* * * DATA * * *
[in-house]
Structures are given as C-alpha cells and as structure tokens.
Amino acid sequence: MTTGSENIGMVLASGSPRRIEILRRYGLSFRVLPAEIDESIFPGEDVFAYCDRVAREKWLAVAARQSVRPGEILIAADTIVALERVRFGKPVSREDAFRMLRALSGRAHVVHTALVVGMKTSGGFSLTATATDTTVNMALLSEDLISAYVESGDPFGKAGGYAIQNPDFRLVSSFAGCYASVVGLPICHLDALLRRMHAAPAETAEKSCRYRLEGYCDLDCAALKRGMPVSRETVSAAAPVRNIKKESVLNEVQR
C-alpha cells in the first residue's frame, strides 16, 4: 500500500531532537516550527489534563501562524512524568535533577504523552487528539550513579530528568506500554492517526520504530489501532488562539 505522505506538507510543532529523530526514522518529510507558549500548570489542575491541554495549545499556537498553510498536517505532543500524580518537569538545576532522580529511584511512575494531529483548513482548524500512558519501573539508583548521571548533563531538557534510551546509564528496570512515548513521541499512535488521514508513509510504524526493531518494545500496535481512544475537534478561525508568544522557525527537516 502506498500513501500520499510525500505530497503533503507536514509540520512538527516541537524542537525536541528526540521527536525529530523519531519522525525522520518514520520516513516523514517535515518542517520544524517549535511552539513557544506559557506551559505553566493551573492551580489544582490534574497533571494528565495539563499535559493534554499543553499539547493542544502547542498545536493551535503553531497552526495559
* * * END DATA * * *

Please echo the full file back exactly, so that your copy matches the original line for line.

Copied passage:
[in-house]
Structures are given as C-alpha cells and as structure tokens.
Amino acid sequence: MTTGSENIGMVLASGSPRRIEILRRYGLSFRVLPAEIDESIFPGEDVFAYCDRVAREKWLAVAARQSVRPGEILIAADTIVALERVRFGKPVSREDAFRMLRALSGRAHVVHTALVVGMKTSGGFSLTATATDTTVNMALLSEDLISAYVESGDPFGKAGGYAIQNPDFRLVSSFAGCYASVVGLPICHLDALLRRMHAAPAETAEKSCRYRLEGYCDLDCAALKRGMPVSRETVSAAAPVRNIKKESVLNEVQR
C-alpha cells in the first residue's frame, strides 16, 4: 500500500531532537516550527489534563501562524512524568535533577504523552487528539550513579530528568506500554492517526520504530489501532488562539 505522505506538507510543532529523530526514522518529510507558549500548570489542575491541554495549545499556537498553510498536517505532543500524580518537569538545576532522580529511584511512575494531529483548513482548524500512558519501573539508583548521571548533563531538557534510551546509564528496570512515548513521541499512535488521514508513509510504524526493531518494545500496535481512544475537534478561525508568544522557525527537516 502506498500513501500520499510525500505530497503533503507536514509540520512538527516541537524542537525536541528526540521527536525529530523519531519522525525522520518514520520516513516523514517535515518542517520544524517549535511552539513557544506559557506551559505553566493551573492551580489544582490534574497533571494528565495539563499535559493534554499543553499539547493542544502547542498545536493551535503553531497552526495559